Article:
§ Exacerbation of the encirclement complex and risk of genocide due to the worsening of relations with Turkey, and the latter’s greater cooperation with Azerbaijan (the Armenian assumption that Armenia is the only obstacle to the creation of the Great Turan)

§ Public radicalization, intertwined with a spread rhetoric of hatred, uncompromising attitude

In Nagorno Karabakh:

§ Consolidation of the de facto statehood

§ Progressive change in the perception of the safety belt (See: Consequences of the First Nagorno Karabakh War)  from buffer territories to an integral part of the territoriality of the republic, settlement in the area of Karabakhi, and sometimes the growth of revanchism towards areas that were part of the conquered regions in Soviet times but still under Azerbaijani control.


This is in short how the military conflict remained frozen, but the conflict itself kept evolving in the minds and in the choices of its actors.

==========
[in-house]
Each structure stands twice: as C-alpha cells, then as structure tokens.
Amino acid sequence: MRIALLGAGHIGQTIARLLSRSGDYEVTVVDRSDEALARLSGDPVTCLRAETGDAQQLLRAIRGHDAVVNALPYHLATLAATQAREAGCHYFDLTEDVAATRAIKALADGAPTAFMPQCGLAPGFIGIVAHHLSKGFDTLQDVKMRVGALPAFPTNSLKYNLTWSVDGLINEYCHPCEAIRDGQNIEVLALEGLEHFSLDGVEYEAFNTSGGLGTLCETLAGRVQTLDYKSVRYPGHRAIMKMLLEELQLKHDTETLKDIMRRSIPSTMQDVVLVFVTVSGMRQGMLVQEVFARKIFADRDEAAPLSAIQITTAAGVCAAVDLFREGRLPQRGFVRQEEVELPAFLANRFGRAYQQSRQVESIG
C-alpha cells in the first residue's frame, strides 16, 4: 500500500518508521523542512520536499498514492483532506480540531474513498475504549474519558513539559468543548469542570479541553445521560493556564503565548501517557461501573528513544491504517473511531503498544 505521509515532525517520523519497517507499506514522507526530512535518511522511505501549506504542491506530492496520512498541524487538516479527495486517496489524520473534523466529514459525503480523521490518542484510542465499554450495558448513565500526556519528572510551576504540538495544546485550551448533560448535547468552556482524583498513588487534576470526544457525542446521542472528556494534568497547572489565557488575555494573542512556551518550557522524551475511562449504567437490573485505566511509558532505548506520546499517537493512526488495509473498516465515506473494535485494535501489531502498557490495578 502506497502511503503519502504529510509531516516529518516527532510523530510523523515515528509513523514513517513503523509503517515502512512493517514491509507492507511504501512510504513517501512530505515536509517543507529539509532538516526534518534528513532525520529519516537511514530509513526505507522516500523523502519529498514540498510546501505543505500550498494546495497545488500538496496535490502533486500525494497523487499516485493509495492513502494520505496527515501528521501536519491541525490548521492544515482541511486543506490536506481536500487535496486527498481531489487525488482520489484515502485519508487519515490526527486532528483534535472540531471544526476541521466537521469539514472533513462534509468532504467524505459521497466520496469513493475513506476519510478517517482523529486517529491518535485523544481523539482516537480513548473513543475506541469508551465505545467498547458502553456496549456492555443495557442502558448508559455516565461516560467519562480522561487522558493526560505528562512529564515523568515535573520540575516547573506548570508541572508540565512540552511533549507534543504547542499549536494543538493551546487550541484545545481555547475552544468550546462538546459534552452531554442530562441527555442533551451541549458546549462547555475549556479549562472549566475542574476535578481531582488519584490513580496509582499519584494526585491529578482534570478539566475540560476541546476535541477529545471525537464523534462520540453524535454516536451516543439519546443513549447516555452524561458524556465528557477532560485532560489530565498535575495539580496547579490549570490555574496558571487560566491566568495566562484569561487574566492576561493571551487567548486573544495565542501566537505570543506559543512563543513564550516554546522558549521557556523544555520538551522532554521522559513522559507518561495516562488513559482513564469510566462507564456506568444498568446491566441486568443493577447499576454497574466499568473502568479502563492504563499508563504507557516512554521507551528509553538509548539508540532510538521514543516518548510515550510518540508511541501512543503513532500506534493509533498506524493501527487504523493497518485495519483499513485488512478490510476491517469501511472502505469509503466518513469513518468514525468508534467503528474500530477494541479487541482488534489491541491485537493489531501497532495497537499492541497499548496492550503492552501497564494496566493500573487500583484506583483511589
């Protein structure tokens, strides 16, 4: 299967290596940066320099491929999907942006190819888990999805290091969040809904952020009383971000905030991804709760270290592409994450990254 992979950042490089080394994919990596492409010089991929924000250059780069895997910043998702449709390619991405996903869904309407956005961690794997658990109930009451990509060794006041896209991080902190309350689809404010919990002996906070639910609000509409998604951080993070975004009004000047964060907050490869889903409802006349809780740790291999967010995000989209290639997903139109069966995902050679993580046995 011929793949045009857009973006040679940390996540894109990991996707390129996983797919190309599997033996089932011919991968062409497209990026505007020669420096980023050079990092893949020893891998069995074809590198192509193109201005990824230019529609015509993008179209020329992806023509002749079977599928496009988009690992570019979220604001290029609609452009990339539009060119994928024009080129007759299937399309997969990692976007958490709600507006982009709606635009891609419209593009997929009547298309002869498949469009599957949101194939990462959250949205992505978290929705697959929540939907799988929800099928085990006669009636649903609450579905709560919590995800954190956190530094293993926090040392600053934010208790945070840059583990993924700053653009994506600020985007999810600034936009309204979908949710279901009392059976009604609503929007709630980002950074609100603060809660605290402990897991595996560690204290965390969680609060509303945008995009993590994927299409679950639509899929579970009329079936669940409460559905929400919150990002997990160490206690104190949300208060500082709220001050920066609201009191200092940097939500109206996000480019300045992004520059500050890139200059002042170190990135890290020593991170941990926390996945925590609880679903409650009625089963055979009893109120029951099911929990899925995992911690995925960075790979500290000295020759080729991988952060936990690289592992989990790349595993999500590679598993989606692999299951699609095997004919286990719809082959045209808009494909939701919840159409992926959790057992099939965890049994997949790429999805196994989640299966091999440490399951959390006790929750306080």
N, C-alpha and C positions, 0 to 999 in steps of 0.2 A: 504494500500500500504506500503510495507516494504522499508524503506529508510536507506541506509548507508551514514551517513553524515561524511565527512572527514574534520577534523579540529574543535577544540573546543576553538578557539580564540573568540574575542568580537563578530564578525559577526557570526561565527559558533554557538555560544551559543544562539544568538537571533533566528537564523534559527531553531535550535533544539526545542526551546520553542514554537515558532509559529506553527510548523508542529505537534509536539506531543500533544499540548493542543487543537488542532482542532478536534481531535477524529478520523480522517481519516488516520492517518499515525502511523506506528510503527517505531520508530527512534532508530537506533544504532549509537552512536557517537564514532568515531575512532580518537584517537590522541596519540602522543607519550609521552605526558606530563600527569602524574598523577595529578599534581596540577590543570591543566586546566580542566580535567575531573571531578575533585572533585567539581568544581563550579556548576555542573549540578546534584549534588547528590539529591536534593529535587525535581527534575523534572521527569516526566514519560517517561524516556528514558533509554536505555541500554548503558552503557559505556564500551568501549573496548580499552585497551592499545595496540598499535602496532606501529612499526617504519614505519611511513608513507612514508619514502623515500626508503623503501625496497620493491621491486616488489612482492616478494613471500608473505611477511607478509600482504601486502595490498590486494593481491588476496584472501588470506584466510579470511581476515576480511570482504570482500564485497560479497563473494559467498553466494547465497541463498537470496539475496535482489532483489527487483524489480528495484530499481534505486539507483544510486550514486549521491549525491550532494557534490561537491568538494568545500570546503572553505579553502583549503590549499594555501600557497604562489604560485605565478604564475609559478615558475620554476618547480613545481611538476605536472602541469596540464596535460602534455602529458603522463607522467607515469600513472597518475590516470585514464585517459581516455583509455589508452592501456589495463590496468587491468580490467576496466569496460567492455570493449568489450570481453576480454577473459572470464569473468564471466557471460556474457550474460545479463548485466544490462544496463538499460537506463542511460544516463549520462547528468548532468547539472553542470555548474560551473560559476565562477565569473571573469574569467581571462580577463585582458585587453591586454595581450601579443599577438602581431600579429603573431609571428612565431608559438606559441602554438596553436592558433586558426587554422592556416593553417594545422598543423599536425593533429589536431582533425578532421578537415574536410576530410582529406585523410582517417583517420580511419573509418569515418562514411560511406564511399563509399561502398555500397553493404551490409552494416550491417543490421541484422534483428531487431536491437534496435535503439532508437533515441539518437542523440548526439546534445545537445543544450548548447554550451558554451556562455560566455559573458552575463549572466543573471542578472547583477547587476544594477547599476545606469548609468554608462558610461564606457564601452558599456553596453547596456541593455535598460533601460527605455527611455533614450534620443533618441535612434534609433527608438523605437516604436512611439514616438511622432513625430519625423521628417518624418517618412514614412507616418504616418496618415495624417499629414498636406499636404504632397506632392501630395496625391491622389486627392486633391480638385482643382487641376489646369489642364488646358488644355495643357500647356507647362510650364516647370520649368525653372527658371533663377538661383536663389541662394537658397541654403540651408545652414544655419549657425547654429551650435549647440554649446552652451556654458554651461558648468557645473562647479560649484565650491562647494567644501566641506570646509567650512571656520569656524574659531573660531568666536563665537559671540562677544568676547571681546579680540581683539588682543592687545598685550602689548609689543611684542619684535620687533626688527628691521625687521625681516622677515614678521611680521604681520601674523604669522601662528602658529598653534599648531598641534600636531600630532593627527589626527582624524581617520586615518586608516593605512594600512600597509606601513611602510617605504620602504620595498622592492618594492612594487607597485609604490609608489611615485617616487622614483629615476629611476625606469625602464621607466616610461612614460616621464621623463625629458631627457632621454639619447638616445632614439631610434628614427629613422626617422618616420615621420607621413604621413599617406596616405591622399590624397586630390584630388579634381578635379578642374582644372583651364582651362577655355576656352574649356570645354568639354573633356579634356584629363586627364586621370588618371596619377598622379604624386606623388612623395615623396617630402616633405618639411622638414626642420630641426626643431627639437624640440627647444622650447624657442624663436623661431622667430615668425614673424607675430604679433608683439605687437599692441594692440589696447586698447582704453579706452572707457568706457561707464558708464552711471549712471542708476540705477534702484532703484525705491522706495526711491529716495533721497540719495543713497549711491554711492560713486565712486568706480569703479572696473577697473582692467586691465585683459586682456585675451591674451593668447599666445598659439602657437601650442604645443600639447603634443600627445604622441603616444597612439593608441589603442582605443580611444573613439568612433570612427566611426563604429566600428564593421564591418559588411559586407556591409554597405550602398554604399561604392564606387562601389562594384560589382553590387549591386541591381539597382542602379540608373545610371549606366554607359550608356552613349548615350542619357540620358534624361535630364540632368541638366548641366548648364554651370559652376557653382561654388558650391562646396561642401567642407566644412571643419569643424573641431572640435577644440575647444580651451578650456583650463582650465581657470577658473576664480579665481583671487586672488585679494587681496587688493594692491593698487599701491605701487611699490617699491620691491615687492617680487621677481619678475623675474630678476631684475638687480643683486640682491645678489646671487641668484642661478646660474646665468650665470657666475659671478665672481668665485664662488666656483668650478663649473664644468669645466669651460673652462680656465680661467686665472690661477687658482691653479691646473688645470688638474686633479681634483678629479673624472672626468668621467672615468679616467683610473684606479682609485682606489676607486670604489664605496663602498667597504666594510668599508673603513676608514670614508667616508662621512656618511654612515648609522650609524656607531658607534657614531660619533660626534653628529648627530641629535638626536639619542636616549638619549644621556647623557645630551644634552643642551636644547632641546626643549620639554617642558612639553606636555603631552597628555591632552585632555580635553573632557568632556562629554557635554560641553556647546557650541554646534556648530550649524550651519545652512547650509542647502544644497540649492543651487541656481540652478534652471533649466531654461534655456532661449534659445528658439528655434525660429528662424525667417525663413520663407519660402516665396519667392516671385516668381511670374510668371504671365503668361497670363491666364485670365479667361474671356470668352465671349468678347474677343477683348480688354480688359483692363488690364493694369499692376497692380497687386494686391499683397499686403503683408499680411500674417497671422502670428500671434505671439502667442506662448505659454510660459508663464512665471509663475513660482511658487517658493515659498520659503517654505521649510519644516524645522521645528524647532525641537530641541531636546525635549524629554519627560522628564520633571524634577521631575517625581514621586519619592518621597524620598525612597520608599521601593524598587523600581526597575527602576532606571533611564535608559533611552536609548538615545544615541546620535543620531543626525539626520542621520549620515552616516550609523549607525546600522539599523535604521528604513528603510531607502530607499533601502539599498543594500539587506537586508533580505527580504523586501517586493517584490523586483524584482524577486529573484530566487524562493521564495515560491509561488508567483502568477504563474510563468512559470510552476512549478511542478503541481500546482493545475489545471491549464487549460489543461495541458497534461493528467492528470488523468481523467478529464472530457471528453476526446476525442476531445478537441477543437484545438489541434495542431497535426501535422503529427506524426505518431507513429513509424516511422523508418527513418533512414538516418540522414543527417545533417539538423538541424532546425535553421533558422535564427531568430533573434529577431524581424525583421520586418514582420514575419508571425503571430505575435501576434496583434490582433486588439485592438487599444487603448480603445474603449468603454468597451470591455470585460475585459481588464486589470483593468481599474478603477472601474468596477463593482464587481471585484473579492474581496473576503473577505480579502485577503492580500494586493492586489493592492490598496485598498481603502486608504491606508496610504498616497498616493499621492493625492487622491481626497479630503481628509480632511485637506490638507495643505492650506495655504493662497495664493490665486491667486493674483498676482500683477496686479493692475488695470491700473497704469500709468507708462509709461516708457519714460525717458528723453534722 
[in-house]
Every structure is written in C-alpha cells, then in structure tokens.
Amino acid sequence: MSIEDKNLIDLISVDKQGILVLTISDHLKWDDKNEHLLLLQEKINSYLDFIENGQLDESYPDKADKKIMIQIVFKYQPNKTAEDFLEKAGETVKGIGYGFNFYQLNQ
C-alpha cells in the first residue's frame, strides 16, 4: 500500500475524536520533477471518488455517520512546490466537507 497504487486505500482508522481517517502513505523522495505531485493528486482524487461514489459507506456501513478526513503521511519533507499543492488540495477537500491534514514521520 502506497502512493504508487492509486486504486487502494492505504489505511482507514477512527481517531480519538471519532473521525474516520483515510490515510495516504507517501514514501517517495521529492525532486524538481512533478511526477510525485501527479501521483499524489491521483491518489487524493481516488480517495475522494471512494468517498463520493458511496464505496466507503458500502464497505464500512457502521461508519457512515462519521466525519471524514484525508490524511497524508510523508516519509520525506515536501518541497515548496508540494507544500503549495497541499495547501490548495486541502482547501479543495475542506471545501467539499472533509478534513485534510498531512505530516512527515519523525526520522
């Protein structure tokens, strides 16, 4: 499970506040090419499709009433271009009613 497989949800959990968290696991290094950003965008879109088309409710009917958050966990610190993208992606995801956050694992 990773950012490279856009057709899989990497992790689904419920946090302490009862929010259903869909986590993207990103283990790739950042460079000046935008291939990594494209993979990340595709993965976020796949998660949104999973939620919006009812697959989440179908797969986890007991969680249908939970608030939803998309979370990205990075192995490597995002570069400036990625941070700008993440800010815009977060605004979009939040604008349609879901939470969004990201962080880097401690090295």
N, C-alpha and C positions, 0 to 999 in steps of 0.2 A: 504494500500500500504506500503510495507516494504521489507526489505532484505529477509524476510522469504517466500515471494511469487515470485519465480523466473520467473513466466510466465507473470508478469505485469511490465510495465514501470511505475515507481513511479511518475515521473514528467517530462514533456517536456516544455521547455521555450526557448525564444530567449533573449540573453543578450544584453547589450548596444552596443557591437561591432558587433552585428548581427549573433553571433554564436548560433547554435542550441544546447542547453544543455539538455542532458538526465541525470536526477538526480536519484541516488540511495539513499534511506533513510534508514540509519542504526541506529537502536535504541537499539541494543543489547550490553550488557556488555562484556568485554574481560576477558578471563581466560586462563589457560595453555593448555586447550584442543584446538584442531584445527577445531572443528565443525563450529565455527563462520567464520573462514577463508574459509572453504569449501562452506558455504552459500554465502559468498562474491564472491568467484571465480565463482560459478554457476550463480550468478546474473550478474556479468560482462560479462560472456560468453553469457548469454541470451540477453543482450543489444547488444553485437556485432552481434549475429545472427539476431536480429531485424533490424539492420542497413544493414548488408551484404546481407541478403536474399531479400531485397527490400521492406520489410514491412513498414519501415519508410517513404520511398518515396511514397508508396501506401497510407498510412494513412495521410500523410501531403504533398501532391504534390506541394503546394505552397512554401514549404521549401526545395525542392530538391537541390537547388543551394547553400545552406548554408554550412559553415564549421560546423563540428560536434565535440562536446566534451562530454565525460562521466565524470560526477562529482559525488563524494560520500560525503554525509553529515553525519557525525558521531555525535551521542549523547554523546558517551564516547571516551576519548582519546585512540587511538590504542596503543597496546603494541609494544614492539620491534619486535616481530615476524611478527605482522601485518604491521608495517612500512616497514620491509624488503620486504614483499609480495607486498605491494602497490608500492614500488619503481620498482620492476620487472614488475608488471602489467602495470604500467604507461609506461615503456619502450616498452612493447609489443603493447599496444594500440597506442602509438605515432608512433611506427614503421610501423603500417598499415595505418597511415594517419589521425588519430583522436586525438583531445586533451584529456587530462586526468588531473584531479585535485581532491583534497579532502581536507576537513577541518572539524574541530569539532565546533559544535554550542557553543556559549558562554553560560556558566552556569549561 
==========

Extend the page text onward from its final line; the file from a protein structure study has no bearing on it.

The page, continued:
As for the negotiations, that also kept evolving, it is hard to draft them in brief here. I am just recalling their main features:

§ It remained impossible to deploy an interposition force that would probably have been necessary to reduce the risks of escalation, which materialized in the last ten years-the boiling decade that preceded the second war. Besides the complicated position of the parties, Iran opposed no-regional military presences in the Region (and this exclusion of no-regional actors is consistent with the approach adopted by all Caspian countries to resolve the issue of the state and exploitation of the Caspian Sea)

§ Numberless conflict resolution patterns were proposed by the Minsk Group, by Russia individually, by groups of experts: exchange of territories (e.g. NK-AM corridor for AZ-Nakhchivan corridor), Associated State, Common State, Caucasian confederation, Cyprus model, Chechnya model, asymmetric federalism model, Ã…land Islands model, Andorra model, and other examples of high level of autonomy of a region and its metropolitan state.